Improving the health systems response to chronic diseases in Africa

Lead Research Organisation: London School of Hygiene & Tropical Medicine
Department Name: Epidemiology and Population Health


In recent years it has been observed that primary health care services in Africa, most of which are working under severe resource limitations, are confronted with the additional problem of a growing burden of treatable chronic diseases (CDs). Common CDs include HIV infection, hypertension, heart failure, diabetes, asthma and epilepsy. Unfortunately current health policies and practices are often inappropriate to address this burden, and accurate data about the burden of CDs, required for health planning, are often not available. A research programme is proposed in Uganda and Tanzania that will document current policies, assess the burden of CDs in the population and document the quality of existing health services for CDs. Based on the findings and in collaboration with health policy makers and programme managers in both countries, we will design and implement an intervention package that aims to improve the health system through training and the introduction of standardized cost-effective diagnostic and treatment procedures, complemented by health education of patients and communities. We will evaluate the effectiveness of the intervention in improving the services provided by health facilities. Finally, we will work with policy makers and service managers to change policies in the light of the research results obtained.

Technical Summary

Primary health care services in Africa are facing a growing burden of chronic diseases (CDs), due to the rapidly increasing incidence of chronic non-communicable diseases (NCDs) and because HIV infection has become a manageable chronic condition. In many countries, health services are ill equipped to respond to this situation: accurate data required for planning are scarce, policies on CDs inadequate and standardised protocols for diagnosis and management often not available. Health workers have little training in providing CD care including the provision of anti-retroviral therapy. The choice of drugs for NCDs is rarely rational, and drug supplies are erratic. In consequence a large proportion of patients with CDs are inadequately managed.
We propose a research programme in southern Uganda and northern Tanzania that will address this complex problem through a multi-faceted approach. The programme will be planned and implemented in close collaboration with health policy makers and programme managers. During the first phase of the research we will (i) document existing policies and epidemiological data, (ii) assess the burden of HIV infection and other important CDs (including hypertension, cardiac failure, diabetes, asthma and epilepsy) through a cross-sectional population survey of 800 participants in each of the countries, recruited from urban, peri-urban and rural areas using a stratified multi-stage sampling approach, and (iii) conduct a survey of the quality of current CD services in about 24 health facilities in both countries. The results will be used to plan and implement an intervention that aims to improve the health system so that it will cope more effectively with CDs.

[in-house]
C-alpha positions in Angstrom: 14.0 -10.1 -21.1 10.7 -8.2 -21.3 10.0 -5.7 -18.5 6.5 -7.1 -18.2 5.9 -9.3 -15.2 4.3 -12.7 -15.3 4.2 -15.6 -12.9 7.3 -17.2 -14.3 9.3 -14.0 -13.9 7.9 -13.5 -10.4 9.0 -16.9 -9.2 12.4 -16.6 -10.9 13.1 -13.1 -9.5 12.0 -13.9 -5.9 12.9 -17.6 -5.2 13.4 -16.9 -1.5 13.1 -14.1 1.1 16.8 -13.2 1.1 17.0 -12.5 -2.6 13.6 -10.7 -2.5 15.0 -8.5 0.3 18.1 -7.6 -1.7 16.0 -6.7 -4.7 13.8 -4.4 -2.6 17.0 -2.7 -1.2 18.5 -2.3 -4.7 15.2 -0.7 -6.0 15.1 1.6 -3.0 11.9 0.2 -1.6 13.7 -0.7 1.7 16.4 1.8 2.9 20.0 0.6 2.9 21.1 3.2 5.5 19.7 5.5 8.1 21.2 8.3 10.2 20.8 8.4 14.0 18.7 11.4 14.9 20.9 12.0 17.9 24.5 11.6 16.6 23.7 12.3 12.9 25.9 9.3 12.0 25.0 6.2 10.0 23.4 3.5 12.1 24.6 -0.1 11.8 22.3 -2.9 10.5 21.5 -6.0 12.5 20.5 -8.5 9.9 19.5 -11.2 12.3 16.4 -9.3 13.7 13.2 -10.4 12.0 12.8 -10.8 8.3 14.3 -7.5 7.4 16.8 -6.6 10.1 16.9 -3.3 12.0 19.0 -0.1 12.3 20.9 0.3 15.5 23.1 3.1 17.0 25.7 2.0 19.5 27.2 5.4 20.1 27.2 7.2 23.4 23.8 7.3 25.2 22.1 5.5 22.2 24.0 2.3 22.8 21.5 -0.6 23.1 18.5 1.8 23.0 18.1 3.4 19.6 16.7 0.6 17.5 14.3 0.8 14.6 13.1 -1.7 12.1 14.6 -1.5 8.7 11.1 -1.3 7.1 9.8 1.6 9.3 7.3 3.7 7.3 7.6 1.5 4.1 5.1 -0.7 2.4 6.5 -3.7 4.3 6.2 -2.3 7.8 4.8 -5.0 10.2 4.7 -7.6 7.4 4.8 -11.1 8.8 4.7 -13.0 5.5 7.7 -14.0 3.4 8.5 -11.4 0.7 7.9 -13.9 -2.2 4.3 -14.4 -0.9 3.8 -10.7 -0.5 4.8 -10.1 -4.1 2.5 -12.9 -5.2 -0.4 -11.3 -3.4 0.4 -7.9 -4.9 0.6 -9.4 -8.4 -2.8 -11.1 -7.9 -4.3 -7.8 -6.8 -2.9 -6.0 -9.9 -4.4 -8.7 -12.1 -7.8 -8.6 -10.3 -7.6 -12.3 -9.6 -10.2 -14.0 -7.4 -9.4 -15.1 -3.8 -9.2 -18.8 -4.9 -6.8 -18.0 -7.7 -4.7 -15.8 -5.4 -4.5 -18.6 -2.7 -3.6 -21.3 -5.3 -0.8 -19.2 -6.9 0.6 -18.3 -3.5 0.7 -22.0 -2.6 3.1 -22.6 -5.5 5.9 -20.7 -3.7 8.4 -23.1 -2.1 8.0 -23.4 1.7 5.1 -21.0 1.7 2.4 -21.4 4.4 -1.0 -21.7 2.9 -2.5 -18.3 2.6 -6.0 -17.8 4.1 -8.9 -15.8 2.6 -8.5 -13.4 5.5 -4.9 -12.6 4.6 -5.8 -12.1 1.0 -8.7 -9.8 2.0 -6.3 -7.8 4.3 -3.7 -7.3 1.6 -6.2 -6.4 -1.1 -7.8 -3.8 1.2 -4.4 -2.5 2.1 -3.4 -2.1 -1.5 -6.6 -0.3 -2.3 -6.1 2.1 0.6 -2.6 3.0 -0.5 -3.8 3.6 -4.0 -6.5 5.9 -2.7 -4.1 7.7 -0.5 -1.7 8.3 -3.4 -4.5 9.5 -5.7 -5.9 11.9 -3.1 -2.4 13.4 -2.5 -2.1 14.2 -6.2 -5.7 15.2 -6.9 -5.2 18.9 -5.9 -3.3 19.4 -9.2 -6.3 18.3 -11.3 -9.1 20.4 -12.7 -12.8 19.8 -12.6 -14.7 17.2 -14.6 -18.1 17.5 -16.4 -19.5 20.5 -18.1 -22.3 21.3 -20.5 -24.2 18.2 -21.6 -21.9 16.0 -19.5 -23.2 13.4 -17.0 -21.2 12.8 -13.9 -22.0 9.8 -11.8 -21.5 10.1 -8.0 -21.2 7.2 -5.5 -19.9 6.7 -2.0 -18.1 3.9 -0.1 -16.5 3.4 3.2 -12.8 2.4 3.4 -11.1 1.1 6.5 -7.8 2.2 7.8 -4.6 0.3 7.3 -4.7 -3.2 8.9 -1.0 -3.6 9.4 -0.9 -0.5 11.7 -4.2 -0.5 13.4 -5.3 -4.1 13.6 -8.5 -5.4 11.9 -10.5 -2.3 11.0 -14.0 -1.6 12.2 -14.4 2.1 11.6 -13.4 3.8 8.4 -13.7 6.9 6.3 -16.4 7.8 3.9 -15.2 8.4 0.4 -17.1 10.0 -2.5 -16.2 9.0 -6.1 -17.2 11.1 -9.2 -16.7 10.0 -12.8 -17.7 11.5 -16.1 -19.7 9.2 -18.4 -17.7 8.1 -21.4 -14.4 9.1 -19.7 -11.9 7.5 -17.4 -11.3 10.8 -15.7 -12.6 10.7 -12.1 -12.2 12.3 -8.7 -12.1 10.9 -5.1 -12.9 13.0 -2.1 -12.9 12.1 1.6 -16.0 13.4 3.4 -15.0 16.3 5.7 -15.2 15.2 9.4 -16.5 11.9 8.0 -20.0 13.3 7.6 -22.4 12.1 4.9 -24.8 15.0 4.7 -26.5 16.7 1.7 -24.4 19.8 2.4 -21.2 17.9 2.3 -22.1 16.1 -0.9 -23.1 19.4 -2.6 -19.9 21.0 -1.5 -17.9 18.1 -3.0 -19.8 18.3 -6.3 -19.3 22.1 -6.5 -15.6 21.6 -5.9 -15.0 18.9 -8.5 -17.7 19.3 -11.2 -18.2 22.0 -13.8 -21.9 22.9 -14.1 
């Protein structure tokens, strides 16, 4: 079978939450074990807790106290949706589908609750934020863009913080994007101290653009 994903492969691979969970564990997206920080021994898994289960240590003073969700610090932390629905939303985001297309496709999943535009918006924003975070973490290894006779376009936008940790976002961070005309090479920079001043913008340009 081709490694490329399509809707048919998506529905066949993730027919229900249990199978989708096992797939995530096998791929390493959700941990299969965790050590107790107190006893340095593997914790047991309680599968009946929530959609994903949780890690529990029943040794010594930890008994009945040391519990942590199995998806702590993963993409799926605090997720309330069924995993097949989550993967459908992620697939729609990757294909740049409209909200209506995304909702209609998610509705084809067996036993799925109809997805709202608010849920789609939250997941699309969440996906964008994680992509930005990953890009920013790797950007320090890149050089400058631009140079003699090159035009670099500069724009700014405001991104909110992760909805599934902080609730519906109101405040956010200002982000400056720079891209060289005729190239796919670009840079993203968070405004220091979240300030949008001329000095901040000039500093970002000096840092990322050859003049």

The intervention will reflect the fact that the requirements for the management of chronic HIV infection and non-communicable CDs are similar. It will comprise standardized diagnostic, treatment and referral procedures, opportunistic screening for CD risk factors and symptoms, training and supervision of health workers, and health education for patients and communities. The intervention will be introduced stepwise. Facilities will be randomised to receiving the intervention earlier or later, stratified by type of facility.
After 12 months of implementation, we will evaluate effectiveness using a controlled design. Through substudies we will investigate cost-effectiveness, possible adverse effects on other essential services, and changes of perceptions of CDs at community level. Working with policy makers and service managers, the results will be used to facilitate changes in health policy aiming to improve CD services in general.


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